Concerted regulation of skeletal muscle contractility by oxygen tension and endogenous nitric oxide

Jerry P. Eu, Joshua Hare, Douglas T. Hess, Michel Skaf, Junhui Sun, Isabella Cardenas-Navina, Qi An Sun, Mark Dewhirst, Gerhard Meissner, Jonathan S. Stamler

Research output: Contribution to journalArticle

73 Citations (Scopus)

Abstract

It is generally accepted that inhibition of nitric oxide synthase (NOS) facilitates, and thus nitric oxide (NO) inhibits, contractility of skeletal muscle. However, standard assessments of contractility are carried out at a nonphysiological oxygen tension [partial pressure of oxygen (pO2)] that can interfere with NO signaling (95% O2). We therefore examined, in normal and neuronal NOS (nNOS)-deficient mice, the influence of pO 2 on whole-muscle contractility and on myocyte calcium flux and sarcomere shortening. Here, we demonstrate a significant enhancement of these measures of muscle performance at low physiological pO2 and an inhibitory influence at higher physiological pO2, which depend on endogenous nNOS. At 95% O2 (which produces oxidative stress; muscle core pO2 ≈400 mmHg), force production is enhanced but control of contractility by NO/nitrosylation is greatly attenuated. In addition, responsivity to pO2 is altered significantly in nNOS mutant muscle. These results reveal a fundamental role for the concerted action of NO and O2 in physiological regulation of skeletal muscle contractility, and suggest novel molecular aspects of myopathic disease. They suggest further that the role of NO in some cellular systems may require reexamination.

Original languageEnglish
Pages (from-to)15229-15234
Number of pages6
JournalProceedings of the National Academy of Sciences of the United States of America
Volume100
Issue number25
DOIs
StatePublished - Dec 9 2003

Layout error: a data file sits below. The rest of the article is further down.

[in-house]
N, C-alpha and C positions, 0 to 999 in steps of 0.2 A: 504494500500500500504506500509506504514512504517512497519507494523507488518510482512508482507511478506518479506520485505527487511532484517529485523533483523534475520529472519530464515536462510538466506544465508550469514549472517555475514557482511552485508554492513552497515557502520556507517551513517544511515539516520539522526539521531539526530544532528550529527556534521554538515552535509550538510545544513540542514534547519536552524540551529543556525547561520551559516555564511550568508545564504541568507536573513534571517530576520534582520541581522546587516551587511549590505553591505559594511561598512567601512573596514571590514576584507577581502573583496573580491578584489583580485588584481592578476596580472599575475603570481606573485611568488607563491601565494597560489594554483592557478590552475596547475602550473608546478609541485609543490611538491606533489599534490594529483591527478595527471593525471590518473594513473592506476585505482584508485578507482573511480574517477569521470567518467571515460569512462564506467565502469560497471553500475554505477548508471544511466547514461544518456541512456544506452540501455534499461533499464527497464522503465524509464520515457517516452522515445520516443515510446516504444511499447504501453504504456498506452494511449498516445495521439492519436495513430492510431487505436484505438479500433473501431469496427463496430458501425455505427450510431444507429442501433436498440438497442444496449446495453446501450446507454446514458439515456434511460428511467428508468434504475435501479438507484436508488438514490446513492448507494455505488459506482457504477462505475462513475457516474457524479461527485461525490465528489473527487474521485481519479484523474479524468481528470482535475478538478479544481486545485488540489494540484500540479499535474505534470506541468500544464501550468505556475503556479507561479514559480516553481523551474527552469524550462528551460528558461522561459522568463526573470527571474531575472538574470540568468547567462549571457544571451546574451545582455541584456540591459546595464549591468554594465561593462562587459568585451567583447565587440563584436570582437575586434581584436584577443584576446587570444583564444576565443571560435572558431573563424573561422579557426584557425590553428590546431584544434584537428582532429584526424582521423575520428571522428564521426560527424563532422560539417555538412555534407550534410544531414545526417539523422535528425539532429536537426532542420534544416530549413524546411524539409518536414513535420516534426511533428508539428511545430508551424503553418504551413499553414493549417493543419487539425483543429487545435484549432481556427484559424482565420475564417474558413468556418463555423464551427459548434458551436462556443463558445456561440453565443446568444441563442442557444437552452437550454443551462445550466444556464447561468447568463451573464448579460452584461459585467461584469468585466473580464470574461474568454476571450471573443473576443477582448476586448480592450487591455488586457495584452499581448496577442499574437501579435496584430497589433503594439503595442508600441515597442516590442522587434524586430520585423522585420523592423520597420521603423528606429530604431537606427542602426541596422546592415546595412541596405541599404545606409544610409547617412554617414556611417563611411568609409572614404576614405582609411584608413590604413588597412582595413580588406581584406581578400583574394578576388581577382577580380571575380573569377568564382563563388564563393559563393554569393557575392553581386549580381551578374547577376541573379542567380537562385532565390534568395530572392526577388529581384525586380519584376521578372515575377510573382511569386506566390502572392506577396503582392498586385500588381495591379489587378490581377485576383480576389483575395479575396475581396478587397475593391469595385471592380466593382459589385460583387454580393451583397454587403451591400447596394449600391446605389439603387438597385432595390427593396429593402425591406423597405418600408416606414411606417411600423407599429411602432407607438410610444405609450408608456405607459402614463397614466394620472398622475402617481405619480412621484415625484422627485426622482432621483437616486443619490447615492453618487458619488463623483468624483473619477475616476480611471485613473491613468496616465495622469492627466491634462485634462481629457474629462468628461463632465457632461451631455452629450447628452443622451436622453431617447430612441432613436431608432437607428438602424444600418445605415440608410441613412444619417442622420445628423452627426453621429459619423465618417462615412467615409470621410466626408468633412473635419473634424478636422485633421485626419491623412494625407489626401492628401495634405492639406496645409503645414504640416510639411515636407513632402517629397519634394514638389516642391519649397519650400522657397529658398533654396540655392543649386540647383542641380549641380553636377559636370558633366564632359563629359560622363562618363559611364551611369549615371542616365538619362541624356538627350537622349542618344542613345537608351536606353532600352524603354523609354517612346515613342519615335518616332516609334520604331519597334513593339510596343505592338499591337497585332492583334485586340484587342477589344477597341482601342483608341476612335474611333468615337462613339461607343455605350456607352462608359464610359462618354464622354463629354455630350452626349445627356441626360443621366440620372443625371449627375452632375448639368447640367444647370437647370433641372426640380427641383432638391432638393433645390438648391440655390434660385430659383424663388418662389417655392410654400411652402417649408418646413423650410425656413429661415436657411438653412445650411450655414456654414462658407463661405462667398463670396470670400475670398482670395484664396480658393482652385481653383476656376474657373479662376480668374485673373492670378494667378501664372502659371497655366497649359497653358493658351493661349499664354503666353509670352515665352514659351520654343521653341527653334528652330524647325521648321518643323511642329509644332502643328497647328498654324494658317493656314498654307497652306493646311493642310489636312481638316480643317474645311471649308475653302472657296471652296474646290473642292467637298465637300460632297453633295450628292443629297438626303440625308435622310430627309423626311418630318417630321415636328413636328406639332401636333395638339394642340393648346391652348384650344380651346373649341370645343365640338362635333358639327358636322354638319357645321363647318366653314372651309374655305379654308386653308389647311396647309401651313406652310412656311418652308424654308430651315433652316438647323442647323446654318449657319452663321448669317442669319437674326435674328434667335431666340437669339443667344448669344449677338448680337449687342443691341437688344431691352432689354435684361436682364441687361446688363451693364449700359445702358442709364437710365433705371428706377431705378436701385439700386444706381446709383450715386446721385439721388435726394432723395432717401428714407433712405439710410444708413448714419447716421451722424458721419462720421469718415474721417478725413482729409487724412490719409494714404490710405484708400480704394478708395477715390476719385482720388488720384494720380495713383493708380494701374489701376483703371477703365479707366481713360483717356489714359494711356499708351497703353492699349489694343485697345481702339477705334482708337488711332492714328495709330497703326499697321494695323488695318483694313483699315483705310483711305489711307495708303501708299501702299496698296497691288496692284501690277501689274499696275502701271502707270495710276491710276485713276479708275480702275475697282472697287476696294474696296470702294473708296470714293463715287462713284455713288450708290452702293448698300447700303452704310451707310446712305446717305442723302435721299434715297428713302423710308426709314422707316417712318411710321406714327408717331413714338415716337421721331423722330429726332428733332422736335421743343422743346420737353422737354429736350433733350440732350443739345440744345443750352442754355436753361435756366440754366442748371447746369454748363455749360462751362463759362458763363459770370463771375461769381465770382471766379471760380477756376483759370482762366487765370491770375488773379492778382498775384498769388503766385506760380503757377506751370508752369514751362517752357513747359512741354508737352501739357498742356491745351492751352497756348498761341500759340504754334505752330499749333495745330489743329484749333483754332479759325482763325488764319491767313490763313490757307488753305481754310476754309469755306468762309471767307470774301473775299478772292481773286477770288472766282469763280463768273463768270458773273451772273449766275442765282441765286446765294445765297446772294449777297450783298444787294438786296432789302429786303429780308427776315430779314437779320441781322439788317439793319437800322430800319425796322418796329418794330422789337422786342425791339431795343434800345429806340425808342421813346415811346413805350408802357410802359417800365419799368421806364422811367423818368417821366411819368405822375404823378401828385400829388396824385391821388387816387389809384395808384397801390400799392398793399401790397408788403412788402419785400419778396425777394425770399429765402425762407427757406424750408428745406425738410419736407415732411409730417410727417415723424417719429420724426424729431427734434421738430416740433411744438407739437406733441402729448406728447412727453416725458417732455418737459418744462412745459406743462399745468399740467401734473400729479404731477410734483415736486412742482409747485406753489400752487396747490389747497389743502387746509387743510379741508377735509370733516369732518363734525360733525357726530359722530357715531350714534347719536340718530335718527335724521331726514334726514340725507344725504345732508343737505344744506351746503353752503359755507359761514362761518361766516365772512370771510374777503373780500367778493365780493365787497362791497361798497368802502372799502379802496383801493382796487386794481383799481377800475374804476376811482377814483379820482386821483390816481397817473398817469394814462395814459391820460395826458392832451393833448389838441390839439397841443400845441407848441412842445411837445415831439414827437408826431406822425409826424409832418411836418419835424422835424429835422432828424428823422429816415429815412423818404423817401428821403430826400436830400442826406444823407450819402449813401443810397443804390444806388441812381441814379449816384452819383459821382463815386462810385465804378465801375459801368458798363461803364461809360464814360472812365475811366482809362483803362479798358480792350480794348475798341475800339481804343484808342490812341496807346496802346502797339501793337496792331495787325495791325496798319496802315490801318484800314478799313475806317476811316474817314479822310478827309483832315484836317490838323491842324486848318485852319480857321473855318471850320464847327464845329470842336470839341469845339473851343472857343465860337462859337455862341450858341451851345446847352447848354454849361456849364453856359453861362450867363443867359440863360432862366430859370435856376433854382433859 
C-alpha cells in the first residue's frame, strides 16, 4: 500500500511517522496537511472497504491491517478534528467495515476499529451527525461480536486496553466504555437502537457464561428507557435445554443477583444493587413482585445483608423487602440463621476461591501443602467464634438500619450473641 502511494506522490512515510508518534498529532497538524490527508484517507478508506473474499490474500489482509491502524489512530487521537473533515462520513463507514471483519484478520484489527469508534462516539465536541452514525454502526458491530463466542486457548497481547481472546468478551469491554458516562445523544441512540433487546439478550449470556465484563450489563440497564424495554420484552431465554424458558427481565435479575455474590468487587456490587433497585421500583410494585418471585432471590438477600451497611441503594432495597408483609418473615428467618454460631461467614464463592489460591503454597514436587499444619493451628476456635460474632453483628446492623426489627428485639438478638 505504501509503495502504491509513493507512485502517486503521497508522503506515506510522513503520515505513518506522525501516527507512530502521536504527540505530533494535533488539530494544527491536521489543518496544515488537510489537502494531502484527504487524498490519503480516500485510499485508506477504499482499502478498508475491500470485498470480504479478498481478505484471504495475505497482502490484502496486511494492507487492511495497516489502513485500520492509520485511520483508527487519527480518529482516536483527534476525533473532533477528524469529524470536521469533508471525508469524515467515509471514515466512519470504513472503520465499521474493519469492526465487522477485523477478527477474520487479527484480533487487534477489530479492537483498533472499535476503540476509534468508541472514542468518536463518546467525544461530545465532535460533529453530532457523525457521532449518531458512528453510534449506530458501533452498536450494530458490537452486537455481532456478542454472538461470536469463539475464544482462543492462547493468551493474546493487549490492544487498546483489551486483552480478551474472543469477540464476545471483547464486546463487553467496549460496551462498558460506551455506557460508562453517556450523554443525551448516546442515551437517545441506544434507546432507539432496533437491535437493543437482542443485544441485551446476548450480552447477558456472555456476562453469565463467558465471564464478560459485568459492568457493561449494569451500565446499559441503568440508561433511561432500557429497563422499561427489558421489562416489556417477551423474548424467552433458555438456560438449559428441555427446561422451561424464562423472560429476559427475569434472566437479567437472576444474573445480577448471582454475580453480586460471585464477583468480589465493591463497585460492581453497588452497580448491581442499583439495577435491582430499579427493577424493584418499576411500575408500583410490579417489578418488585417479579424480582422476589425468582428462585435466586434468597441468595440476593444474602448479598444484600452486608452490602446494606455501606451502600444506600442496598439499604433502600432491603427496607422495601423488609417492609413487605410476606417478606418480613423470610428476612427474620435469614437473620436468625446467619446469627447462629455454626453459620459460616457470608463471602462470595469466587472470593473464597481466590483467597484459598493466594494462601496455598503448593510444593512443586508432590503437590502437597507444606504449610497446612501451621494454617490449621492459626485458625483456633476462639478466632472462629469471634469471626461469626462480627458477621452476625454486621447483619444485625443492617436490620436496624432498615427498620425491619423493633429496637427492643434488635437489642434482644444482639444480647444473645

Externally publishedYes

Fingerprint

Nitric Oxide
Skeletal Muscle
Oxygen
Muscles
Sarcomeres
Partial Pressure
Nitric Oxide Synthase
Muscle Cells
Oxidative Stress
Calcium

ASJC Scopus subject areas

  • Genetics
  • General

Cite this

Concerted regulation of skeletal muscle contractility by oxygen tension and endogenous nitric oxide. / Eu, Jerry P.; Hare, Joshua; Hess, Douglas T.; Skaf, Michel; Sun, Junhui; Cardenas-Navina, Isabella; Sun, Qi An; Dewhirst, Mark; Meissner, Gerhard; Stamler, Jonathan S.

In: Proceedings of the National Academy of Sciences of the United States of America, Vol. 100, No. 25, 09.12.2003, p. 15229-15234.

Research output: Contribution to journalArticle

Eu, Jerry P. ; Hare, Joshua ; Hess, Douglas T. ; Skaf, Michel ; Sun, Junhui ; Cardenas-Navina, Isabella ; Sun, Qi An ; Dewhirst, Mark ; Meissner, Gerhard ; Stamler, Jonathan S. / Concerted regulation of skeletal muscle contractility by oxygen tension and endogenous nitric oxide. In: Proceedings of the National Academy of Sciences of the United States of America. 2003 ; Vol. 100, No. 25. pp. 15229-15234.
@article{e40b08d59861458e8a12c23bda0d9969,
title = "Concerted regulation of skeletal muscle contractility by oxygen tension and endogenous nitric oxide",
abstract = "It is generally accepted that inhibition of nitric oxide synthase (NOS) facilitates, and thus nitric oxide (NO) inhibits, contractility of skeletal muscle. However, standard assessments of contractility are carried out at a nonphysiological oxygen tension [partial pressure of oxygen (pO2)] that can interfere with NO signaling (95{\%} O2). We therefore examined, in normal and neuronal NOS (nNOS)-deficient mice, the influence of pO 2 on whole-muscle contractility and on myocyte calcium flux and sarcomere shortening. Here, we demonstrate a significant enhancement of these measures of muscle performance at low physiological pO2 and an inhibitory influence at higher physiological pO2, which depend on endogenous nNOS. At 95{\%} O2 (which produces oxidative stress; muscle core pO2 ≈400 mmHg), force production is enhanced but control of contractility by NO/nitrosylation is greatly attenuated. In addition, responsivity to pO2 is altered significantly in nNOS mutant muscle. These results reveal a fundamental role for the concerted action of NO and O2 in physiological regulation of skeletal muscle contractility, and suggest novel molecular aspects of myopathic disease. They suggest further that the role of NO in some cellular systems may require reexamination.",